Thursday, 24 May 2012

At play

Before I had my own, I assumed that children instinctively knew how to play. I had a vague idea that they would potter for hours blissfully consumed by their games. This has not always been the case for our family, which has caused me some concern and a lot of learning to let go of pre-concieved ideas. Children do not always do what we think they 'should' be doing.

Many thoughts have been spent on what to do about such an unexpected thing as a play-challenged child. I have considered whether our selection of toys is too limited or whether we need more exciting playthings - would greater choice or more novelty be enough to 'fix' my percieved problem?

Now for the soap-box: I am troubled by plastic. I am troubled by how it is produced, how it is disposed of and how unquestioningly it is embraced as an essential part of our lives. Nowhere is this more apparent than in the mass consumption of plastic toys. In every home, baskets and boxes overflowing with garish coloured plastic toys, many that will be tossed away into the bin not long after they arrive as they inevitably break under the strain of play. Having the latest must-have toy means that what our children 'must have' is always changing, meaning more spending from us parents and an early instilling of our culture's throw-away mind-set in our children.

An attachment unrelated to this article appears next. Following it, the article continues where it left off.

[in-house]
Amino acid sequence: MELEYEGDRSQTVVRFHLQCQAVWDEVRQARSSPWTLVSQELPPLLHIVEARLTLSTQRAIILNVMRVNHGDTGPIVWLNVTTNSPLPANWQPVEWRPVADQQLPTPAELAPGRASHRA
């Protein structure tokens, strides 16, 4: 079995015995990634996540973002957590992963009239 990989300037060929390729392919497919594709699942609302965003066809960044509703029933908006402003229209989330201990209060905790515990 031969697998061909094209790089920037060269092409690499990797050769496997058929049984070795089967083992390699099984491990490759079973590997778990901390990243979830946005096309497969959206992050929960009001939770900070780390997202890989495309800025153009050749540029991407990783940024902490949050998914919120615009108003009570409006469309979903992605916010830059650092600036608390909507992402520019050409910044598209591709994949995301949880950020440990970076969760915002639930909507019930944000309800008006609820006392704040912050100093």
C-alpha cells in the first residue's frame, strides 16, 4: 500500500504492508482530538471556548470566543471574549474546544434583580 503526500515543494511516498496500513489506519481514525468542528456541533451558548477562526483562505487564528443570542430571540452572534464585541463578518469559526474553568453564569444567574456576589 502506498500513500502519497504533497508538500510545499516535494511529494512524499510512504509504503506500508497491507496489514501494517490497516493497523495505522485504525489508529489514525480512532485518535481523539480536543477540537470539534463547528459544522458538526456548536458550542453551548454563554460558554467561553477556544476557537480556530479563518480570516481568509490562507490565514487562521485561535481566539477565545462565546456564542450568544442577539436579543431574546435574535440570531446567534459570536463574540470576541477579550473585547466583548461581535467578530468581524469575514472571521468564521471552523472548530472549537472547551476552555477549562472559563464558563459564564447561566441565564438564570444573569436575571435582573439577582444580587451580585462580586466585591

To turn our back on the vast array of toys that are available to our children is not an easy job. I know I can sometimes worry that I am denying my children 'stuff' that others have, feeling that they may be missing out somehow. I am increasingly confident however that these concerns are largely unfounded - didn't our own parents tell us that they could play for hours with nothing but a stick and a smelly rag? I believe creativity can be nurtured by a limited number of playthings, and if those things are simple and can be used in a variety of ways then all the better.

Simple wooden toys may seem unexciting at first glance but they often invite creativity. Blocks and construction sets that feel satisfyingly weighty in the hand can become robots, castles, vehicles, animals and on and on if you're five years old. We have wooden animals that are made by hand which links the child directly with the maker. Wooden toys are often beautiful and durable, two qualities that many of us would look for in products that we might purchase for ourselves.

We still have many days when the boys find it difficult to play independently - they're social animals and understandably prefer the kind of play that involves others. But, I think I'm starting to see that we could be on the right track. As they get older, the pressure will really be on to buy into more complex toys or even enter the world of the video game. When I see them hammering rods into blocks and manipulating little wooden pliers, I sigh with relief - not yet, not yet...

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